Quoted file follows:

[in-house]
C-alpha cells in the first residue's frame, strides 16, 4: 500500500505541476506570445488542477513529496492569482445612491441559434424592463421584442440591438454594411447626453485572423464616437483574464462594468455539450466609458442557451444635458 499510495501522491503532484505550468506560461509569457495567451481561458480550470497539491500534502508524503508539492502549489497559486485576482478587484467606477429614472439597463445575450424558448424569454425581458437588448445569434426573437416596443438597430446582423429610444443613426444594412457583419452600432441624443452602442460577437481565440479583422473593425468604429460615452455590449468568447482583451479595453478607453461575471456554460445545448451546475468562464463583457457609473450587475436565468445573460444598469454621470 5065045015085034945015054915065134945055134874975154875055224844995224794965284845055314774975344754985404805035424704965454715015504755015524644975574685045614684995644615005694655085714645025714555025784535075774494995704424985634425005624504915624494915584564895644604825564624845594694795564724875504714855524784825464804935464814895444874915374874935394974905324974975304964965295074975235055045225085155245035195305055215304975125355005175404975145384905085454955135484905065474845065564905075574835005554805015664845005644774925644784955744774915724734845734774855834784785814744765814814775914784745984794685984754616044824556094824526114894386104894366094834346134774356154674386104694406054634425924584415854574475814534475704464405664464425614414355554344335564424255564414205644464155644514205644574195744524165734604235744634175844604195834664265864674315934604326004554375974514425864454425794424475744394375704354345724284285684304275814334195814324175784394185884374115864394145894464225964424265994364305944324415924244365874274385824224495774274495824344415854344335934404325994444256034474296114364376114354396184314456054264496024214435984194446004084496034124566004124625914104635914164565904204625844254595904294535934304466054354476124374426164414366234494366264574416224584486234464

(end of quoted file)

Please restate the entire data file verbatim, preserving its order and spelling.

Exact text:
[in-house]
C-alpha cells in the first residue's frame, strides 16, 4: 500500500505541476506570445488542477513529496492569482445612491441559434424592463421584442440591438454594411447626453485572423464616437483574464462594468455539450466609458442557451444635458 499510495501522491503532484505550468506560461509569457495567451481561458480550470497539491500534502508524503508539492502549489497559486485576482478587484467606477429614472439597463445575450424558448424569454425581458437588448445569434426573437416596443438597430446582423429610444443613426444594412457583419452600432441624443452602442460577437481565440479583422473593425468604429460615452455590449468568447482583451479595453478607453461575471456554460445545448451546475468562464463583457457609473450587475436565468445573460444598469454621470 5065045015085034945015054915065134945055134874975154875055224844995224794965284845055314774975344754985404805035424704965454715015504755015524644975574685045614684995644615005694655085714645025714555025784535075774494995704424985634425005624504915624494915584564895644604825564624845594694795564724875504714855524784825464804935464814895444874915374874935394974905324974975304964965295074975235055045225085155245035195305055215304975125355005175404975145384905085454955135484905065474845065564905075574835005554805015664845005644774925644784955744774915724734845734774855834784785814744765814814775914784745984794685984754616044824556094824526114894386104894366094834346134774356154674386104694406054634425924584415854574475814534475704464405664464425614414355554344335564424255564414205644464155644514205644574195744524165734604235744634175844604195834664265864674315934604326004554375974514425864454425794424475744394375704354345724284285684304275814334195814324175784394185884374115864394145894464225964424265994364305944324415924244365874274385824224495774274495824344415854344335934404325994444256034474296114364376114354396184314456054264496024214435984194446004084496034124566004124625914104635914164565904204625844254595904294535934304466054354476124374426164414366234494366264574416224584486234464